In a Facebook post early this morning, Law Minister K. Shanmugam expressed how he was troubled by how some people responded to the case involving a married couple inflicting horrific abuse against an intellectually disabled waitress living with them, leading to her untimely death.
The Minister wrote that while he was outraged by what happened to the waitress, Annie Ee, he opined that “we ought to be a civilised society, observing the Rule of Law, while expressing our unhappiness and moral outrage when seeing such conduct as in this case.”
Revealing that he put off sharing his thoughts on the case until after the appeal period in the court case was over, Shanmugam put forth three points in response to the strong public reaction over the case.
The politician, who also serves as Minister of Home Affairs, said that we have to “avoid putting public pressure on judges to impose harsh/lenient sentences.” He added: “We have a well-functioning court system. We must have the confidence that our judges will do the right thing.Many Singaporeans (including me) were outraged by what happened to Annie.”
He further asserted that the sentence a defendant receives must not be dependent on public reaction and also spoke up against the harsh criticism the defense lawyer has received for representing the married couple.
[ Annie Ee ]Many Singaporeans (including me) were outraged by what happened to Annie.What happened to her should not…
In case you cannot read the post above:
Many Singaporeans (including me) were outraged by what happened to Annie.
What happened to her should not happen to anyone. She suffered extensive trauma and hurt – both psychologically and physically – at the hands of her abusers. This went on almost every day for eight months.
I can understand the anger that many feel. At the same time, I am troubled by how some people have expressed their views. An online petition seeking harsher sentences was filed; and aspersions were cast on the defence lawyers’ characters.
This has prompted statements from both AGC and the Law Society, who took issue with the tenor and substance of online criticisms regarding the case. They waited till after the appeal period is over before releasing their statements. I have also held back writing this post, for the same reason.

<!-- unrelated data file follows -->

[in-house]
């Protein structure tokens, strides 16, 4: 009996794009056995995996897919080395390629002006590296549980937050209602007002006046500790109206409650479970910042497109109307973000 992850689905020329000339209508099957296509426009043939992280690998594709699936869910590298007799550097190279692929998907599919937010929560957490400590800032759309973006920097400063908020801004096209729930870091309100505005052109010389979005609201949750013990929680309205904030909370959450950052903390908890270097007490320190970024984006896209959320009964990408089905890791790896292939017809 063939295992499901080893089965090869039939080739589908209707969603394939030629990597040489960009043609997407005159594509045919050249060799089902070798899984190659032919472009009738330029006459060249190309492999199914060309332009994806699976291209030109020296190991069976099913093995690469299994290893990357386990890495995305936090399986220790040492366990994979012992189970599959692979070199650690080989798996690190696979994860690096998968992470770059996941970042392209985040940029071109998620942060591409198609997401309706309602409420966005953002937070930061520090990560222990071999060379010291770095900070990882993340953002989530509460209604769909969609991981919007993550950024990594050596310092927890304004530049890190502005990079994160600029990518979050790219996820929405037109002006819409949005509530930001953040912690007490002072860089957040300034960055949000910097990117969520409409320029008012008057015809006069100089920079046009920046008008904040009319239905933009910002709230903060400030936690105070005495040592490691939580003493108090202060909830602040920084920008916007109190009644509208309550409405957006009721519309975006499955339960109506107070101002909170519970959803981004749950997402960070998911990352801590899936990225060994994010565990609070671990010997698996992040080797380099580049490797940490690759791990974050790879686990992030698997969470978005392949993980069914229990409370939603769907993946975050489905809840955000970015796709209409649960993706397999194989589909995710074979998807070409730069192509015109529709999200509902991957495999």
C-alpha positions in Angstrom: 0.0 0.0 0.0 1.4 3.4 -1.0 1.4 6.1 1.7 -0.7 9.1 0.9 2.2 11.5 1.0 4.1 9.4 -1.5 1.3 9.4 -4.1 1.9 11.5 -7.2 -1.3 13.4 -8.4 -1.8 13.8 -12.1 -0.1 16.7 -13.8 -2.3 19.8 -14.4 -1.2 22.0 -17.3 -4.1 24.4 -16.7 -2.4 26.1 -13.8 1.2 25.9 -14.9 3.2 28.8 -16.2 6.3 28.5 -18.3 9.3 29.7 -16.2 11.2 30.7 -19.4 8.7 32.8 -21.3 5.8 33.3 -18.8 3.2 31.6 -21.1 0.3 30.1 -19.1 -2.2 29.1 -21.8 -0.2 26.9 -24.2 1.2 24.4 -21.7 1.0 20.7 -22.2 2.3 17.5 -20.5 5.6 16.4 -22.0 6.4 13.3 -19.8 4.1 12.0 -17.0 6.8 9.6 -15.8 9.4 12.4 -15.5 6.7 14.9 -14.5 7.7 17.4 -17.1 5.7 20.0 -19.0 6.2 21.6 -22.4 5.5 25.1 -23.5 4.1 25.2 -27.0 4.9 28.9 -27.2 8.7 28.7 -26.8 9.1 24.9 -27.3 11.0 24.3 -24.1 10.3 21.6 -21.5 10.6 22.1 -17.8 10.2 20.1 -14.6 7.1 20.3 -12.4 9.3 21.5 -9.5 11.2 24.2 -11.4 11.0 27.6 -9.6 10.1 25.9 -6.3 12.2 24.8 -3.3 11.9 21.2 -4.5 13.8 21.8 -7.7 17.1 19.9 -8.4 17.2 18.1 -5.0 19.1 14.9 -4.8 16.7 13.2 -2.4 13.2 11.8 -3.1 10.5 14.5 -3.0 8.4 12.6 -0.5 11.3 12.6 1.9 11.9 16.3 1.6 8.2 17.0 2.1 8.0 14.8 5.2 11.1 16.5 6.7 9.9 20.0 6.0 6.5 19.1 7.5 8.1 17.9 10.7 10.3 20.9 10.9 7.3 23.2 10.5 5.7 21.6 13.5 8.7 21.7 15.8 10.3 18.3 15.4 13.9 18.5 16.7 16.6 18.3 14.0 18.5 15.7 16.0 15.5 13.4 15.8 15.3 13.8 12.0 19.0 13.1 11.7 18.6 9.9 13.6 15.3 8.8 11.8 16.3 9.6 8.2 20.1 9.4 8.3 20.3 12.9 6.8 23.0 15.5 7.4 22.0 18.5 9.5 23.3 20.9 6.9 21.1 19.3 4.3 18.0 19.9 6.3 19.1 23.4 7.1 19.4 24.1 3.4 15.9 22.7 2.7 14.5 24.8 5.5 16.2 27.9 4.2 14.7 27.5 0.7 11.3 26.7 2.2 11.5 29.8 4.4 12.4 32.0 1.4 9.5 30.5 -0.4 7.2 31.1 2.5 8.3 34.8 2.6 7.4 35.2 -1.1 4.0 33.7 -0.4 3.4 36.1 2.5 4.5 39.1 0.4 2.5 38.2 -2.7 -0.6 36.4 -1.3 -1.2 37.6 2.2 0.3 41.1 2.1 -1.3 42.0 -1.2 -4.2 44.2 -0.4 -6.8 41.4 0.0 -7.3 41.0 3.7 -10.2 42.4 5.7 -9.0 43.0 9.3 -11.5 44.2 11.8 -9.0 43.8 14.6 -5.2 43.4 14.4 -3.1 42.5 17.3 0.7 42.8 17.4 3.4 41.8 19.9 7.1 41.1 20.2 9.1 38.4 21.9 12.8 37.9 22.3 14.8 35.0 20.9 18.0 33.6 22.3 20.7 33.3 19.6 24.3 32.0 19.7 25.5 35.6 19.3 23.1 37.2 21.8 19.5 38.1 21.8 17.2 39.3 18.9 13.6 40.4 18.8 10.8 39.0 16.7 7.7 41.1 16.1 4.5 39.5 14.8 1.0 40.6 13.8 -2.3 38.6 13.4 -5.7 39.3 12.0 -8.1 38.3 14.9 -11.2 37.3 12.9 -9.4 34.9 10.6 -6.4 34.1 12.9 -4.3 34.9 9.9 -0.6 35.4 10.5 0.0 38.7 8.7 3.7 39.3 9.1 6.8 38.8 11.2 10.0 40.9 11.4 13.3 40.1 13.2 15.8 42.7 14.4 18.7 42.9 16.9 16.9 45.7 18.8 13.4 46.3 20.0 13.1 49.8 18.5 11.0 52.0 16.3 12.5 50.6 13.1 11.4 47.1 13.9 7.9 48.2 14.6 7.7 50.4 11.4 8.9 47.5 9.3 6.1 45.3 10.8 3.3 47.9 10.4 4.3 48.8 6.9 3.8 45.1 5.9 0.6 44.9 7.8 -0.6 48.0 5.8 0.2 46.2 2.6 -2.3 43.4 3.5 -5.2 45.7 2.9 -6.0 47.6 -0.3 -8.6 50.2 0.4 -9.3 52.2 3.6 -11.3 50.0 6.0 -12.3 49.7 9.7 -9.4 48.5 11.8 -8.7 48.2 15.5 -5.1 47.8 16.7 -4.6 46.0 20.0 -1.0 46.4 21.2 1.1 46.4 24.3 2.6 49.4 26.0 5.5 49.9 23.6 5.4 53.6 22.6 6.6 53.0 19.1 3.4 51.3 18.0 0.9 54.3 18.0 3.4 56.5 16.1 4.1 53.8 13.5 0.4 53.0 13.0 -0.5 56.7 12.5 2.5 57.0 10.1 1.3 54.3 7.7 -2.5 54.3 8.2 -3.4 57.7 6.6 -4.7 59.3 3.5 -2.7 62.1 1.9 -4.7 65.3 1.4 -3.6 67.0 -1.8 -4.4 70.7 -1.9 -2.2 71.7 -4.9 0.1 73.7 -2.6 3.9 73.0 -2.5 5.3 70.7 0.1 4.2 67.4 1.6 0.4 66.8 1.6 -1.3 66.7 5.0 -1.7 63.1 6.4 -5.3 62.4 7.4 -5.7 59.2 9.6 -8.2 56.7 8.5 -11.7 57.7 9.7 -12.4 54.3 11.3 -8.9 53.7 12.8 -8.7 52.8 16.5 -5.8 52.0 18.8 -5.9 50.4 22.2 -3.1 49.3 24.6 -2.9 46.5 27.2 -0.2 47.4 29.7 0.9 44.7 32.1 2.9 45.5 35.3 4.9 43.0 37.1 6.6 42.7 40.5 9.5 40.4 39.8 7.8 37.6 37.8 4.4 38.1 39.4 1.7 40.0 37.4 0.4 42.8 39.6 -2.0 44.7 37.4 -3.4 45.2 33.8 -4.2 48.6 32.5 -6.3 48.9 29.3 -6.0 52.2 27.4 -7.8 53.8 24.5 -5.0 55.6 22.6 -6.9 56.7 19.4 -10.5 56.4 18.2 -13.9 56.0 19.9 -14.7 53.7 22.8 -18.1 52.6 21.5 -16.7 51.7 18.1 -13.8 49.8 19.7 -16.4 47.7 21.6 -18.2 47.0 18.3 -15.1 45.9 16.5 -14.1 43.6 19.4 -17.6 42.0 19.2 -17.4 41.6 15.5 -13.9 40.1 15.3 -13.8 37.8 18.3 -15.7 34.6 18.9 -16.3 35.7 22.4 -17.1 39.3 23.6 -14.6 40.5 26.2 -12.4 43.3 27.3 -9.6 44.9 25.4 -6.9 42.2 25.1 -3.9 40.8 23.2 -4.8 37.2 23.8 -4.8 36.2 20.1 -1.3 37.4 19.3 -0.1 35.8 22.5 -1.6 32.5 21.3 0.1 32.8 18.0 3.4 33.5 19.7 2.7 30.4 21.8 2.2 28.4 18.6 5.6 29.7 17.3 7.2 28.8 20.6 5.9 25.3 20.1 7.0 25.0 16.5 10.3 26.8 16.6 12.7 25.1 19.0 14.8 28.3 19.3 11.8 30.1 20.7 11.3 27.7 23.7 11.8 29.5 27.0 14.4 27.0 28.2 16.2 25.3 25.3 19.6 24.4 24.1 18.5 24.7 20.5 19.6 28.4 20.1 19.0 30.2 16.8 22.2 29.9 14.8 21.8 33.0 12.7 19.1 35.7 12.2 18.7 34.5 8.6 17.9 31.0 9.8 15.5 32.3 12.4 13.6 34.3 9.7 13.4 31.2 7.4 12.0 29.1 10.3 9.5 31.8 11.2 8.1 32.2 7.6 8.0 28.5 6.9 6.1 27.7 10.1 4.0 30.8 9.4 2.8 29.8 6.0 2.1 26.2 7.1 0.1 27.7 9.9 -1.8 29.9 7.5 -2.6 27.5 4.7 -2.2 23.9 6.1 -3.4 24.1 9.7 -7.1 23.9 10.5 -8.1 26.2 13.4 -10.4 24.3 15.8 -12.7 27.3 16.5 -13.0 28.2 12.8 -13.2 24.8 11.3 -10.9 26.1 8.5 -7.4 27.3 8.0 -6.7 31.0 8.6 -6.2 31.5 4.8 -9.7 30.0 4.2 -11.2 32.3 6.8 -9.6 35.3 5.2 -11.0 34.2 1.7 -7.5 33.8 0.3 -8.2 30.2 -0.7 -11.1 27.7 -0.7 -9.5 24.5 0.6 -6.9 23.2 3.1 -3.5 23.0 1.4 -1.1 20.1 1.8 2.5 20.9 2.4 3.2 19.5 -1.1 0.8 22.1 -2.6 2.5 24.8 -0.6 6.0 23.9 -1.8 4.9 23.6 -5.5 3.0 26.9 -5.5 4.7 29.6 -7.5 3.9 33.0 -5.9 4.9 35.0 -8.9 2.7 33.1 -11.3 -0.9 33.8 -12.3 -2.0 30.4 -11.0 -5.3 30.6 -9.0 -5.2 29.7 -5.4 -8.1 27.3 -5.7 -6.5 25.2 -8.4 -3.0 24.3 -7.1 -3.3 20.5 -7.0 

1. As a society, we have to try and avoid putting public pressure on judges to impose harsh/lenient sentences. We have a well-functioning court system. We must have the confidence that our judges will do the right thing. And if the sentence does not appear right, the Prosecution/ Defence can appeal.
2. The sentence that a defendant gets, in any particular case, must not depend on how the public react during the case. [This is quite different from another point I made elsewhere, that the penalties which our legislation prescribe for offences should in general take into account many factors, including how the public view the gravity of the offences].
3. I also see that some people are criticising the defence lawyer, Josephus, for what he said on behalf of the defendants in this case. The Law Society has indicated that he handled the case pro bono. A lawyer has the duty to put forward the strongest possible arguments, on behalf of his client, in court. It will be a sad day for Singapore, if lawyers are going to be hounded in public, for standing up in court to argue on behalf of their clients.
Every defendant has a right to get a lawyer to defend him. And the Court will rule on what the result should be. A lawyer taking on such a case is in an invidious position. He has to do his best for his client, and yet there will be a lot of public opprobrium, because of the nature of the offence.
We have to remember – someone known to anyone of us could be charged for any offence at any point in time. Rule of Law means that the person is entitled to have his lawyer put forward the strongest possible arguments in his favour. And he is entitled to have a Judge decide his guilt/ innocence and sentence, without the public, or anyone else influencing the outcome.
We ought to be a civilised society, observing the Rule of Law, while expressing our unhappiness and moral outrage when seeing such conduct as in this case.